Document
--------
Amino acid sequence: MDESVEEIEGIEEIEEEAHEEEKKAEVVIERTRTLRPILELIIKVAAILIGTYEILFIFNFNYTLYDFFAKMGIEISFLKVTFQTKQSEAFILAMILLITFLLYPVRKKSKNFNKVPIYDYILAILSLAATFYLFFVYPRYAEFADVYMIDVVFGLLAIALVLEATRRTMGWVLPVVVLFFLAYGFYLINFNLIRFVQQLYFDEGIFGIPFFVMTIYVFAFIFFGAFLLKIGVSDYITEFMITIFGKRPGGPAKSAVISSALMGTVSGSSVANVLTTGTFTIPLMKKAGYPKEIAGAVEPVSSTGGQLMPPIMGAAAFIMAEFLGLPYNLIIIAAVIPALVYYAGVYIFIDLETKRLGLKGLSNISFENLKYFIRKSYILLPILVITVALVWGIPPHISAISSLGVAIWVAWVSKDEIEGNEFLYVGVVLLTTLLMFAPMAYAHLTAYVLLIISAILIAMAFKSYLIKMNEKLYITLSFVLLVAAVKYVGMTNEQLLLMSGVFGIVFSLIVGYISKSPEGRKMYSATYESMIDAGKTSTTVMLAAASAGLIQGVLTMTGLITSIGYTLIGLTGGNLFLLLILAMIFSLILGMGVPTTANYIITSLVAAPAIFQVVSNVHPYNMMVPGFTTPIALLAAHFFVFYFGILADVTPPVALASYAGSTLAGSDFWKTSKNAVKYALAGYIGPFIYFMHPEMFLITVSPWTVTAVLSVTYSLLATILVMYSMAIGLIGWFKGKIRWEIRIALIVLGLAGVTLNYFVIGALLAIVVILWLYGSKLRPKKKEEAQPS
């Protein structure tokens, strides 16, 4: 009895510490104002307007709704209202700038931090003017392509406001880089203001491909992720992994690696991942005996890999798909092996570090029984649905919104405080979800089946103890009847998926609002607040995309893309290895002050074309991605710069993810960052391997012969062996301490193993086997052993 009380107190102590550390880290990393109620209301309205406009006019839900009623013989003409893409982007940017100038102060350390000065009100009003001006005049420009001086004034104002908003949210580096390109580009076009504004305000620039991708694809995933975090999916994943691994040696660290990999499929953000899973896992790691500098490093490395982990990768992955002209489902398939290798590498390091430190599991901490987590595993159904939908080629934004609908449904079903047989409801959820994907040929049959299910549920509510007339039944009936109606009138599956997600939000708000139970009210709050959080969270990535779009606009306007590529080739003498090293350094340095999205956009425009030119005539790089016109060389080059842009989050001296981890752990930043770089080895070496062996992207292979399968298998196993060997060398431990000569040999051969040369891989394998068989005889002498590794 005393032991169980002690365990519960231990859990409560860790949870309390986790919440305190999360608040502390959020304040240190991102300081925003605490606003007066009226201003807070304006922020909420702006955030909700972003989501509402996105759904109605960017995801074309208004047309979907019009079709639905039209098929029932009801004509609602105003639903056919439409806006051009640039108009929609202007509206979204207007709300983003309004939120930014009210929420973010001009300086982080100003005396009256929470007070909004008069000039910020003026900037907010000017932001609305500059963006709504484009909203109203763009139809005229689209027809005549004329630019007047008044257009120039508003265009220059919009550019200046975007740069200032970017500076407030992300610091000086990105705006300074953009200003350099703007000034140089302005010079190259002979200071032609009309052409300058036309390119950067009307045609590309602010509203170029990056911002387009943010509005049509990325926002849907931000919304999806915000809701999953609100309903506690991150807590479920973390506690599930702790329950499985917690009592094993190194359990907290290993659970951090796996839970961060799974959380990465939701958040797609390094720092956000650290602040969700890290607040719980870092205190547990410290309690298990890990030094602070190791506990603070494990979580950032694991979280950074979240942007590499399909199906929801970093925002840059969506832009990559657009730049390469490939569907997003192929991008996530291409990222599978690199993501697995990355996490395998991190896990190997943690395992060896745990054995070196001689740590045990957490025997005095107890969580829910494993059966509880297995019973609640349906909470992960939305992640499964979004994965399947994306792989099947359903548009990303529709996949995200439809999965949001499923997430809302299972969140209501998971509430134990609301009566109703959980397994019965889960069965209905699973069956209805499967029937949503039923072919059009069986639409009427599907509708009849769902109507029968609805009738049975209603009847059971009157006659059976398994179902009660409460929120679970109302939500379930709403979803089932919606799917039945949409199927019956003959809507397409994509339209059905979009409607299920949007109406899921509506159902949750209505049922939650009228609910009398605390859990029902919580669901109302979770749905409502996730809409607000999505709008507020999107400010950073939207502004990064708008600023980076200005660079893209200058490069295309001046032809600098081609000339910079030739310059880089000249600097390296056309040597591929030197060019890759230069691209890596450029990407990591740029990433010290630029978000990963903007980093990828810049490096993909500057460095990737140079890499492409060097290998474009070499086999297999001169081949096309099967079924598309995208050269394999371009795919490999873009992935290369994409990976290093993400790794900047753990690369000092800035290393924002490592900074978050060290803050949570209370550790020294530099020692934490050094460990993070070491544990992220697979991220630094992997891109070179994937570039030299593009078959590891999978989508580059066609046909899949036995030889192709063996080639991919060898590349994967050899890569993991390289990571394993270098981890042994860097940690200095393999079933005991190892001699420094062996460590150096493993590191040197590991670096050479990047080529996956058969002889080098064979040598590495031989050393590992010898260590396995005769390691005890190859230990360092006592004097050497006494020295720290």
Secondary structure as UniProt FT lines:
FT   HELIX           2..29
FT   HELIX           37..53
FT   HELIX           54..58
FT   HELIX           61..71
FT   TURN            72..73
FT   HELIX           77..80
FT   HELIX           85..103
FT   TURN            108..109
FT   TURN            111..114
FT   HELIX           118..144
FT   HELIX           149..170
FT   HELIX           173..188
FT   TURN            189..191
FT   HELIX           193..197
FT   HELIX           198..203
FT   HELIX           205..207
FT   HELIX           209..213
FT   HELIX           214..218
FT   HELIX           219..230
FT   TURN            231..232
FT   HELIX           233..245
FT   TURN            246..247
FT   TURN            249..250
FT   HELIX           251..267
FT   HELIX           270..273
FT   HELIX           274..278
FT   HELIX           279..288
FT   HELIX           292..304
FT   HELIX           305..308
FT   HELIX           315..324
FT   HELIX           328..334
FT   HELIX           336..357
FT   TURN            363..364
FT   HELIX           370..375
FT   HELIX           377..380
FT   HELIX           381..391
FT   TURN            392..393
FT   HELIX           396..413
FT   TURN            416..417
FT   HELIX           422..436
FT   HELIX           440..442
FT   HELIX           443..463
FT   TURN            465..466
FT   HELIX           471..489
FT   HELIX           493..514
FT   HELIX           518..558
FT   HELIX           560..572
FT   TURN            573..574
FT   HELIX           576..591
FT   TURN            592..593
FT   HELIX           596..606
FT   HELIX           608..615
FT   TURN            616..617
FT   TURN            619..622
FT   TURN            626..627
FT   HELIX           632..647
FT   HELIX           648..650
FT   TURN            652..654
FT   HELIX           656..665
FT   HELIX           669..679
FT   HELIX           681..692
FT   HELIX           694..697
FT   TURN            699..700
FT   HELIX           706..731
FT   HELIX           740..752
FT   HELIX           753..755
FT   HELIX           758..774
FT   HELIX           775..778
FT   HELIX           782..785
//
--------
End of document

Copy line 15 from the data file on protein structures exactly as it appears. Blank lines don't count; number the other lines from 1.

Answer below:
FT   HELIX           173..188